Television has changed things. It used to be that you could recognize a person from the South by his dragging enunciation, or a person from the North by his clipped inflections. Television has made it so that we mostly sound alike. It is true, however, that we recognize people and their character because of what we see or observe about them. All persons have distinguishing characteristics. Some people are easily recognized by their voice, some by the way they dress, by their use of the language, by their physical characteristics. You can tell quite a lot about a person just by observation.
You can tell a lot about a man’s religion by some of the things you observe when he’s around. If he’s truly a Christian, there will be signs of that fact in almost every area of his life. His every activity will be an under-lining of his faith, a manifestation of his devotion to God, a sure indication of his determination to let the light of his faith shine, no matter where he is. Fact is, it’s easy to spot a Christian:
By his language. There is at once a noticeable difference between the language of a Christian and that of the worldly-minded person. The real Christian knows it to be sinful to take the name of the Lord in vain. He is not inclined to use terms and phrases intended to provoke toward lust or licentiousness. He knows that a person who professes to be a Christian and uses filthy language is showing the world that his religion really doesn’t mean very much to him. It should be obvious to all concerned how foolish it is to “….bless we God, even the Father; and therewith curse we men, which are made after the similitude of God.” And just how hypocritical it is when “out of the same mouth proceeds blessing and cursing.” It is certainly so that “brethren, these things ought not to be.” The true child of God will watch his language and “speak as the oracles of God” (See James 3:9-10; I Peter 4:11).
By his professions. The true Christian is in no way ashamed of His Lord nor of the gospel he follows. When asked about the course he follows and the hope he professes, he is always “ready to give an answer…” (I Peter 3:15), for he has sanctified Christ as Lord in his heart. When he is asked by someone why the church of Christ does what it does or teaches what it teaches, he is quick to point out that “the way of man is not in himself,” that he is to “seek the old paths.” He will defend the gospel, but with loving concern for the inquisitor. He will tell the whole truth and will in no way water down the message of the risen Savior. All this he does, considering himself, “let ye also be tempted,” and remembering all the while that “love covers a multitude of sins” (See Jeremiah 6:16; 10:23; Galatians 6:1).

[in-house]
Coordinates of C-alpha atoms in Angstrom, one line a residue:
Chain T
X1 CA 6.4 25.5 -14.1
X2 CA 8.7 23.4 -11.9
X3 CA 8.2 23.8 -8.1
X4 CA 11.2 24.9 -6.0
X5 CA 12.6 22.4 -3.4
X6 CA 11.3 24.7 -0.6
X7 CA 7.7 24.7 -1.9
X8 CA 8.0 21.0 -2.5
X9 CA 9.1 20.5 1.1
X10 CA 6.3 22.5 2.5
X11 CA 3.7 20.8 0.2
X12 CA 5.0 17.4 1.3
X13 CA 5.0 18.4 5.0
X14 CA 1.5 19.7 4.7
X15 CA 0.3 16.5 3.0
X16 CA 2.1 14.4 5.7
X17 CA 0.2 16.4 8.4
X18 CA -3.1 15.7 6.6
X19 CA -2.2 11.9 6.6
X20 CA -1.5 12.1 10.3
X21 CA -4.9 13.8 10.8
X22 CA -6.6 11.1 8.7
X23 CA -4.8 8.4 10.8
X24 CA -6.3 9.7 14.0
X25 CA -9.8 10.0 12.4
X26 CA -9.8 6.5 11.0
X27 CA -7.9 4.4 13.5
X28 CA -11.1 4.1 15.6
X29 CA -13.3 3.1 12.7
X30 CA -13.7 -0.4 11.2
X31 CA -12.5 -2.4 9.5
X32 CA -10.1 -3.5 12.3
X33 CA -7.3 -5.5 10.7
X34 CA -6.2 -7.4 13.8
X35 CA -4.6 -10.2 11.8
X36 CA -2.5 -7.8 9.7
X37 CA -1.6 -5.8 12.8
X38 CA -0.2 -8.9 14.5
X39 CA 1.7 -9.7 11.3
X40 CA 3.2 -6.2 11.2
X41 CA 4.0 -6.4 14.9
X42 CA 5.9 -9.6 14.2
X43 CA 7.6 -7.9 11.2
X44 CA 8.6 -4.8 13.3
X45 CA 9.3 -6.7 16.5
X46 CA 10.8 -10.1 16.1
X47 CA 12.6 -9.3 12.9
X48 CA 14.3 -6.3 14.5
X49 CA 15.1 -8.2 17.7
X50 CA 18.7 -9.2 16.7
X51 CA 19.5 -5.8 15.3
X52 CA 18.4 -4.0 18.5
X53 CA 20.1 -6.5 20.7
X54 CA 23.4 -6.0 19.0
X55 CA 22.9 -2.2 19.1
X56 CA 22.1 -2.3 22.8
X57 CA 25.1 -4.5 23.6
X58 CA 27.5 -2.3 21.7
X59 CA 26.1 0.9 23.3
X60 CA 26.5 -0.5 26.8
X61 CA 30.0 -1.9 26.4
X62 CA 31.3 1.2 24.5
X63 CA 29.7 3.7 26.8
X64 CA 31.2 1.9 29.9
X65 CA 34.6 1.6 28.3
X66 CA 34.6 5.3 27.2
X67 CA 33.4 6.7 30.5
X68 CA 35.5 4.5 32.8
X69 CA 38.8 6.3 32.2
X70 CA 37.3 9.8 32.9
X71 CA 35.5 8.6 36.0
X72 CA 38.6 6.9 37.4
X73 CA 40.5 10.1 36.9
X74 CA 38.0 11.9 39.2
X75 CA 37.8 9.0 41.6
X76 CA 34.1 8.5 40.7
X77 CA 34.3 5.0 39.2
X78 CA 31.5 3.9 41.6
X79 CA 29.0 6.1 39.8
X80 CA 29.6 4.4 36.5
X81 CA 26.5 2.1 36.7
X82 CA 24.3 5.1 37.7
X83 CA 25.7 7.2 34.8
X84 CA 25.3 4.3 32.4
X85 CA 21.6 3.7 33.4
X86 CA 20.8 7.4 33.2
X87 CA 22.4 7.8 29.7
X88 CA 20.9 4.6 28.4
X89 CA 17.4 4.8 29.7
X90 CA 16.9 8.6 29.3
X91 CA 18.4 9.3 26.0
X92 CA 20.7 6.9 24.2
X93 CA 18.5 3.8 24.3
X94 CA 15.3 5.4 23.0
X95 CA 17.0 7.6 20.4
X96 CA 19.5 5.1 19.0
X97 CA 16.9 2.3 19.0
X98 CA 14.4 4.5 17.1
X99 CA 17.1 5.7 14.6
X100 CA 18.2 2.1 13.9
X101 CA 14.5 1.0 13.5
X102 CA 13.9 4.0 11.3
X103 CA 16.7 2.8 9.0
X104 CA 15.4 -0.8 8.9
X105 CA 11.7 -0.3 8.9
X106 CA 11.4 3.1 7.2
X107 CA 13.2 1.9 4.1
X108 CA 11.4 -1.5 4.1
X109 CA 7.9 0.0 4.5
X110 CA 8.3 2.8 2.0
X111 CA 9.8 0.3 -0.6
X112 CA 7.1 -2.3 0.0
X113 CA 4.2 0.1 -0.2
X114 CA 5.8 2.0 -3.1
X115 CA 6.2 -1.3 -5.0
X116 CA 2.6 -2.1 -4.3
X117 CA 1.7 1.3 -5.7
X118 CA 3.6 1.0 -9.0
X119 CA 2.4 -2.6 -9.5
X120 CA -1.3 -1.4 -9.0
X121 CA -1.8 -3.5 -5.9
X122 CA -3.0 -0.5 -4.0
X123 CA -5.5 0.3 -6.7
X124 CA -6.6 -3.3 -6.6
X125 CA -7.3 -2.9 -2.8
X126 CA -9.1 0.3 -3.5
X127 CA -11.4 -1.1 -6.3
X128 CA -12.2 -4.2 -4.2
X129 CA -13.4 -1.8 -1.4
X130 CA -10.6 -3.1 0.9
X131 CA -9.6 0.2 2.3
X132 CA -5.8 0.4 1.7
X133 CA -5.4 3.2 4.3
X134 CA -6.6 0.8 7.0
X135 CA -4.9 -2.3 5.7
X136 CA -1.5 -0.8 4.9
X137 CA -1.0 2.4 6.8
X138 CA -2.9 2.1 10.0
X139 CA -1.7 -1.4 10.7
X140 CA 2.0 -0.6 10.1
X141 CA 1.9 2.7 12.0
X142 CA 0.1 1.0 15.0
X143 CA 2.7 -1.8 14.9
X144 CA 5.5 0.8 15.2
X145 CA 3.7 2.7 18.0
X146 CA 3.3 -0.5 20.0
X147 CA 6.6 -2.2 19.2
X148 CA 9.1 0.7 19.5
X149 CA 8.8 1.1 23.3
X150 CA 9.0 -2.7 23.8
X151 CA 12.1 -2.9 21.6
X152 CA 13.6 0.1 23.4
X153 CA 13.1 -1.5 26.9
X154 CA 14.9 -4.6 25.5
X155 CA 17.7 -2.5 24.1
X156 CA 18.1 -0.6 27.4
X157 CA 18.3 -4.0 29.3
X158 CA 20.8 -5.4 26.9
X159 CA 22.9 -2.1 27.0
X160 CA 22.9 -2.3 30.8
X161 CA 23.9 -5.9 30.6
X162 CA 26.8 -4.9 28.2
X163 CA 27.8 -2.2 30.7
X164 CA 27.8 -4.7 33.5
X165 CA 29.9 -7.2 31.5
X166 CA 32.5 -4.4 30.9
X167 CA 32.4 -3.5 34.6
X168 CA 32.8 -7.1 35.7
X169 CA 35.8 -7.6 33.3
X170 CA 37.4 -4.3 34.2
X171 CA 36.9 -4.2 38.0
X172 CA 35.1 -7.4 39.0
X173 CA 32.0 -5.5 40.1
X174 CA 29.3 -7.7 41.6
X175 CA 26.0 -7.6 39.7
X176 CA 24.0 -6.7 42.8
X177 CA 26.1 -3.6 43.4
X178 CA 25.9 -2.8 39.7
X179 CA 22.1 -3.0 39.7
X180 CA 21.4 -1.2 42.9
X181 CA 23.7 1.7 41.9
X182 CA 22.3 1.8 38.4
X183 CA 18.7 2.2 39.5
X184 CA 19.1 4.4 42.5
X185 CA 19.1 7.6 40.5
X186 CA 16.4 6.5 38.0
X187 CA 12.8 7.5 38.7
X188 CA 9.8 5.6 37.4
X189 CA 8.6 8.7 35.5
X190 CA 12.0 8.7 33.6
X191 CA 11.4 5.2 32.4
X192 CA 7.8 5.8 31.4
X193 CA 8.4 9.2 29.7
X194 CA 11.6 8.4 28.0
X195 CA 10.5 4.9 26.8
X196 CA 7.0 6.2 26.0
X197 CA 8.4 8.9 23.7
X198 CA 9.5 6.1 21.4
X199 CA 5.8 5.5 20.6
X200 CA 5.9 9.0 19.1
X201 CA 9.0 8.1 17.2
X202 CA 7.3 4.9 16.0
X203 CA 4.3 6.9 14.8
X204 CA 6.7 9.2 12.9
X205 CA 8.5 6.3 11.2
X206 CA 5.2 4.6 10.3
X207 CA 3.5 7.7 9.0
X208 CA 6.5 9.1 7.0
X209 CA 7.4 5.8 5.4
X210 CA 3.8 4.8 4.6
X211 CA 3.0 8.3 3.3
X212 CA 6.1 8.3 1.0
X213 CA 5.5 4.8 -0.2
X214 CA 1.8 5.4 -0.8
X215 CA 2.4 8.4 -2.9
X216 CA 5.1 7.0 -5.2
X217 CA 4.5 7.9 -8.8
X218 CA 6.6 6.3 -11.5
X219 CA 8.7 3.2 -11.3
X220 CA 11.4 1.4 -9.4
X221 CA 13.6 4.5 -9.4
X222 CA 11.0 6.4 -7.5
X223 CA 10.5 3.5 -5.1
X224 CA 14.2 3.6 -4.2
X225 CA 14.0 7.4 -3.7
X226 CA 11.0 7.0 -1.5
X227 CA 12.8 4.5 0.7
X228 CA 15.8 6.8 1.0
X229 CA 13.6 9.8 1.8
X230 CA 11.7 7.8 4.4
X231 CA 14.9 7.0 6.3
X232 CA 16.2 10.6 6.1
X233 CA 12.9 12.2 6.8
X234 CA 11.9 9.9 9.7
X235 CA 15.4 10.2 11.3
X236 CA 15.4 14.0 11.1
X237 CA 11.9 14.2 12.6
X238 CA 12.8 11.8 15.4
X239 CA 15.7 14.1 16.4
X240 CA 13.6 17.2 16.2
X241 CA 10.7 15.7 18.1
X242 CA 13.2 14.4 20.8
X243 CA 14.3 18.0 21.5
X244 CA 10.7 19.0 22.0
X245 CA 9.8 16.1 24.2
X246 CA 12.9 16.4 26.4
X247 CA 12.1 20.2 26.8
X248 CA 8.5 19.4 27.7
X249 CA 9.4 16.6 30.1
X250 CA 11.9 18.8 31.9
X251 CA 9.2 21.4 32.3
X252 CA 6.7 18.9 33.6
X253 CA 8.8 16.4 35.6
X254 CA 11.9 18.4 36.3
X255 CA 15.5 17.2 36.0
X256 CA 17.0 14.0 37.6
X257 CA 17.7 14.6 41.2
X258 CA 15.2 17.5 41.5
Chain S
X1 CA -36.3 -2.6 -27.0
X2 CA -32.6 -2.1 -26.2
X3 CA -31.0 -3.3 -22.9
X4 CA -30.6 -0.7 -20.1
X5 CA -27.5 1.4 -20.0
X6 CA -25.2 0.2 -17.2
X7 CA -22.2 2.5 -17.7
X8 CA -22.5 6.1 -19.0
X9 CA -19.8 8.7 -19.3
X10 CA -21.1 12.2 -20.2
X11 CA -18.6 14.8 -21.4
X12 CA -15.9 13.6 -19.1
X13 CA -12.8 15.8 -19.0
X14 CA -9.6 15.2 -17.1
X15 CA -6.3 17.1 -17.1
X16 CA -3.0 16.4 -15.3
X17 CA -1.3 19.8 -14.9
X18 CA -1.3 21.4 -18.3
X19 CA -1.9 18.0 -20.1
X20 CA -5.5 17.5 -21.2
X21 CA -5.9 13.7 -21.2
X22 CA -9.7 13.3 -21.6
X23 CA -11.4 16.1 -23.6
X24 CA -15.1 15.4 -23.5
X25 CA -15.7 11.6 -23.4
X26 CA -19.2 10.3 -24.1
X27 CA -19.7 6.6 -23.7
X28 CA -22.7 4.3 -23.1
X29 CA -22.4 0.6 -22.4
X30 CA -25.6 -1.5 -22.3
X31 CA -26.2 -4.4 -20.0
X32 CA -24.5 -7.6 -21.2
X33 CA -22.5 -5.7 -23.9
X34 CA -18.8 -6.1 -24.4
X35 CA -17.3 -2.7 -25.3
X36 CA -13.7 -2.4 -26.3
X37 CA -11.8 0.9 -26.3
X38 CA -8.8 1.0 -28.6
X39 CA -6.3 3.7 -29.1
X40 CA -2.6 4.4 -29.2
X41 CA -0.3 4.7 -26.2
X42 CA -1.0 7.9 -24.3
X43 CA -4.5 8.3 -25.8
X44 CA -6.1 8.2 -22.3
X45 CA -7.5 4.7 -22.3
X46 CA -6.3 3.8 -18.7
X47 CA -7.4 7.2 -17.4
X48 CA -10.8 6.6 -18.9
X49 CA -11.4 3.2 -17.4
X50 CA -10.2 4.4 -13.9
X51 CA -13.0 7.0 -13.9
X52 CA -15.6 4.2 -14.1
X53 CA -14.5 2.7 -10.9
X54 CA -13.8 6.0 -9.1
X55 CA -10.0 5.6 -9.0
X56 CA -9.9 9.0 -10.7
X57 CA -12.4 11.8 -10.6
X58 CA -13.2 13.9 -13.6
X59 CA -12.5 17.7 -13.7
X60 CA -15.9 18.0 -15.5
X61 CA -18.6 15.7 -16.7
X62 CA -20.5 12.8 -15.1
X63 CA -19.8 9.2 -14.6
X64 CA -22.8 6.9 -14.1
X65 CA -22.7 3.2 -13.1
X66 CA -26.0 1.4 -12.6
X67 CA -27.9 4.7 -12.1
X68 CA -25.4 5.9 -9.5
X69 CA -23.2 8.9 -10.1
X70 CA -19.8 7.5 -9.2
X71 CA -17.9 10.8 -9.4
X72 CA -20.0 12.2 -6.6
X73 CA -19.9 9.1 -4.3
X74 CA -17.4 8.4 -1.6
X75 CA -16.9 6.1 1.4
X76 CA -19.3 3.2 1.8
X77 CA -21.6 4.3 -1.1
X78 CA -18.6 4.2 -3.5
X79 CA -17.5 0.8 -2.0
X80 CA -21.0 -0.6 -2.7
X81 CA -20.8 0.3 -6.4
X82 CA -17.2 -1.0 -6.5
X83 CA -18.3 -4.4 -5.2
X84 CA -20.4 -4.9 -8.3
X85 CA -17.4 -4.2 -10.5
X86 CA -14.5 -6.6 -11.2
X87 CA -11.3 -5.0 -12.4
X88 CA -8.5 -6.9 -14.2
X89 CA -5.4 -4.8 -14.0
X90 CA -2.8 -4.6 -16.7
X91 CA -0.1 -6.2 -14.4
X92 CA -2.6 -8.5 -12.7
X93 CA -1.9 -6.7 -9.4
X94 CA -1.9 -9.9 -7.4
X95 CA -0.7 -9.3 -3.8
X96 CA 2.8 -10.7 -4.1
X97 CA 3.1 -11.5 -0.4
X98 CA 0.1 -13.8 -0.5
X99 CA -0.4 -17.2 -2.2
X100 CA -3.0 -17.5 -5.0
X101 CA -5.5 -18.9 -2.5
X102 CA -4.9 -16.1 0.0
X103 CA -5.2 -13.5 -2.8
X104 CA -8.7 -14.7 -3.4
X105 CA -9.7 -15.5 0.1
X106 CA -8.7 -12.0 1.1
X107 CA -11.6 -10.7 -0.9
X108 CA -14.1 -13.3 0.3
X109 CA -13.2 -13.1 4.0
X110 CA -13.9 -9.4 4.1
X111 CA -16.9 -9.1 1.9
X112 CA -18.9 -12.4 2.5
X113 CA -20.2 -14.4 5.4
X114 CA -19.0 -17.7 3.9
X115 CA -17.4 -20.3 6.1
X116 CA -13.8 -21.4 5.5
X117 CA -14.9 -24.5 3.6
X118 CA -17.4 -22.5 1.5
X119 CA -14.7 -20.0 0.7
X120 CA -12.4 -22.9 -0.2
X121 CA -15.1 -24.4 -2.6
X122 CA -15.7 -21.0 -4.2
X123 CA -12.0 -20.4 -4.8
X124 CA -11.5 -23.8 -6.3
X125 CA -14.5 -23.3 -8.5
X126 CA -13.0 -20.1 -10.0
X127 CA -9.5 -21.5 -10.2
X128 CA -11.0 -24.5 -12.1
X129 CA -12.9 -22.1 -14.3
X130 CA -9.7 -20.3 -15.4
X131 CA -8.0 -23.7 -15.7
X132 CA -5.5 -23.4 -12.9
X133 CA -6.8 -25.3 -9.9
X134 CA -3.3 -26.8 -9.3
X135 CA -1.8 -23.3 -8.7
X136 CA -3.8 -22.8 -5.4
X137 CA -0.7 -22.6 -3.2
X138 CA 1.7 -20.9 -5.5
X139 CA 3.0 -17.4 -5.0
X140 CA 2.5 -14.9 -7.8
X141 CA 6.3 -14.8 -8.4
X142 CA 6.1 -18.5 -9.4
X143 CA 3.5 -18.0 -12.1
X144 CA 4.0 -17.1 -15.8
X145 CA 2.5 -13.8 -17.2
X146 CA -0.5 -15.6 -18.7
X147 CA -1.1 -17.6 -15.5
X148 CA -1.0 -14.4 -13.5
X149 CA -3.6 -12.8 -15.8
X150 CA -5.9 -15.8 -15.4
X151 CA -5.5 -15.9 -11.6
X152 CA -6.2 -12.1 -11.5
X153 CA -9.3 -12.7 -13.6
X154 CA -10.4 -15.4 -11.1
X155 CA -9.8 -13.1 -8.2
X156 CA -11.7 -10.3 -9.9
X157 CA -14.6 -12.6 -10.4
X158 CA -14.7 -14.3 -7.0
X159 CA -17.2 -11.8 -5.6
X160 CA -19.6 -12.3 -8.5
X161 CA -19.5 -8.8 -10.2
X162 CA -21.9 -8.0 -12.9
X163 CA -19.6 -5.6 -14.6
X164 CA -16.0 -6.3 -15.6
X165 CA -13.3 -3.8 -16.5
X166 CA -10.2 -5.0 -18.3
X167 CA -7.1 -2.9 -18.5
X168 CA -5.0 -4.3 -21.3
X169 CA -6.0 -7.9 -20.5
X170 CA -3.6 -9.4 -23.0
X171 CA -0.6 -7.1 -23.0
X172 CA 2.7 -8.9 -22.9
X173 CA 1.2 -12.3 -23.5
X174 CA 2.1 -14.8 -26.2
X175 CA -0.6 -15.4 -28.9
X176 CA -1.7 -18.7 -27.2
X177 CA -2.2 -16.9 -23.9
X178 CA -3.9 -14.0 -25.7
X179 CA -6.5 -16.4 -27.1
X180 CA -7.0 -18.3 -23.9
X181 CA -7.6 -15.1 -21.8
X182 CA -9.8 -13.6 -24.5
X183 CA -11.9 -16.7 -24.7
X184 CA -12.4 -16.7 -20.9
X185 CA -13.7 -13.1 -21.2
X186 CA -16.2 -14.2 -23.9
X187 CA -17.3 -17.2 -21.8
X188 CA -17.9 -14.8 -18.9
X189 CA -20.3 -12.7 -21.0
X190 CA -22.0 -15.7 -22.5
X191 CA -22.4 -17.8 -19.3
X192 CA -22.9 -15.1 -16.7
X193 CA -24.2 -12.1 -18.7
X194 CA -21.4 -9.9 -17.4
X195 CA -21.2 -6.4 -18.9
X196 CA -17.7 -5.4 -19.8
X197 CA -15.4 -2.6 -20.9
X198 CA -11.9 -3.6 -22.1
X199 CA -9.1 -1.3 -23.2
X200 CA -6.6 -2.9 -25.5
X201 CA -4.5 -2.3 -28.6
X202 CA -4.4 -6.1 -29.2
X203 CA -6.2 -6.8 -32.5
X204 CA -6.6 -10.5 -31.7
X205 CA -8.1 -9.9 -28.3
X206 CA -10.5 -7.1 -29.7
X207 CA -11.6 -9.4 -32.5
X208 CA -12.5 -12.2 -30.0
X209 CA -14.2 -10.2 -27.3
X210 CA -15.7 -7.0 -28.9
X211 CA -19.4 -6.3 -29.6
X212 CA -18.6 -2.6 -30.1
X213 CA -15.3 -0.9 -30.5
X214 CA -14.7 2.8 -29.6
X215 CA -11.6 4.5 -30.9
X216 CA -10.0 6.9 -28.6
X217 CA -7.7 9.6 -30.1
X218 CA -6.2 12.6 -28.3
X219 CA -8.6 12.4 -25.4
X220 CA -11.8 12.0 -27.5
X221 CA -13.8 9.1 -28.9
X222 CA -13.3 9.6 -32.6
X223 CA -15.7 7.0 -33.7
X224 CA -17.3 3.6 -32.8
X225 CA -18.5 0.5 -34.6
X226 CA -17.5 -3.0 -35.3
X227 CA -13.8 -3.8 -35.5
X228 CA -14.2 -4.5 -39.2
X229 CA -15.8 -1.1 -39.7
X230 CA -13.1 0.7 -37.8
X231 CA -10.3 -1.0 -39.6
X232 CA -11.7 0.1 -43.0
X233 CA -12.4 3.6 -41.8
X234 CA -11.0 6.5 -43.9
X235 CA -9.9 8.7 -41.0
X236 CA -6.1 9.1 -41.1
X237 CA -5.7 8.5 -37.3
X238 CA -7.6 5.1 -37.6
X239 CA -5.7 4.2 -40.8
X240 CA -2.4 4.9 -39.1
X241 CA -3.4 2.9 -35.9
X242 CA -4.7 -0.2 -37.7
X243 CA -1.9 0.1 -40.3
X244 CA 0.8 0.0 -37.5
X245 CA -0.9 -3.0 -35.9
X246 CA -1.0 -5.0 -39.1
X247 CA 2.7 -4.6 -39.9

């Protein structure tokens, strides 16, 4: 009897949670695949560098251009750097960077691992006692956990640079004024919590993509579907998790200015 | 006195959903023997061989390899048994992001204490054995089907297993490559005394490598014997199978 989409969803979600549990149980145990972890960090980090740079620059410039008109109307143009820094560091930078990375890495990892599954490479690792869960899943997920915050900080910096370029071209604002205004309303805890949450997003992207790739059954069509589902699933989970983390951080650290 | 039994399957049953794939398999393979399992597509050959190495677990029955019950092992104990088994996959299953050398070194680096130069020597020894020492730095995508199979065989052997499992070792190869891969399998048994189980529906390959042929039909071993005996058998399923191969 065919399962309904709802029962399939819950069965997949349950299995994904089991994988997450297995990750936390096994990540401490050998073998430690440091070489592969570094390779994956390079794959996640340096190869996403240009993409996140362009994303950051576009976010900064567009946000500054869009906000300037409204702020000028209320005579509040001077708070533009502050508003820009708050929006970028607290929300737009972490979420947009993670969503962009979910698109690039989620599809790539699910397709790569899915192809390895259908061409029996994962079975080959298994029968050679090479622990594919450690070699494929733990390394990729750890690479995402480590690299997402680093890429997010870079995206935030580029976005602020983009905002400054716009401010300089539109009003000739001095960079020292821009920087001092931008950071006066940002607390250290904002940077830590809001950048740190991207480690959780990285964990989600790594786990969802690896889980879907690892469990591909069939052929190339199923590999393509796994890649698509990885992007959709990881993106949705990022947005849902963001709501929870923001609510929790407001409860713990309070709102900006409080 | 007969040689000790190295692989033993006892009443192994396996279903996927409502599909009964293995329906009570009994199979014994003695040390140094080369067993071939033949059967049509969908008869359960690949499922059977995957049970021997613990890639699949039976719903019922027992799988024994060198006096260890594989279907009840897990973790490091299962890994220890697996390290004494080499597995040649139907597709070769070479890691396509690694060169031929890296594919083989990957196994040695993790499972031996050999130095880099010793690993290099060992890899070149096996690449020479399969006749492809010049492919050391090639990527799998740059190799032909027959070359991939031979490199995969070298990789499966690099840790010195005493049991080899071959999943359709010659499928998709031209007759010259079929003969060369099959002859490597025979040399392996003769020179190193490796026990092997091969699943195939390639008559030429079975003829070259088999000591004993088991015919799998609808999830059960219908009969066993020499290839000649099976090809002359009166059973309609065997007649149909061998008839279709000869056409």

By the way he lives. The Christian’s interests differ from those of his companions in the world. You won’t find him continually parked in front of the computer screen, the iPhone or his television set day after day, night after night. He may be visiting the sick or teaching a class or helping someone in some other way. Now that is not to say all these things are considered by him to be wrong or sinful; it merely says he uses them in moderation. Facebook does not take the place of facing up to his responsibilities as a child of God. He is more interested in others than I-considerations. He is more interested in eternal life than e-mails. Bible study is part of who and what he is, for he knows his study is necessary to “be approved of God..” The good Christian attends funerals, helps elderly people with their needs, you may even see a tear in his eye when the little people sing Jesus Loves Me. This person will pay his bills, do his part even when it’s inconvenient, stop at stop signs, obey the rules of the game, love his wife, teach his children, and “forsake not” the assemblies of the saints. He knows he’s not perfect, but he will make periodic self-examinations in order that he might become better tomorrow than he was today. (See Galatians 6:1-10).
By where he’s headed. He realizes full well that it’s not what’s here than is his goal, but what is there. He is constantly seeking “those things which are above,” is working to present his body a living sacrifice while here, but is all the while realizing that his “citizenship is in heaven,” from whence will come the Savior to change his “vile body, that it might be fashioned according to His glorious body…” (See Colossians 3:1-3; Philippians 3:20-21).
Yes, you can spot him. He’s like a city set on a hill, or a light on a stand. And you can tell–he is headed somewhere, and it ain’t here.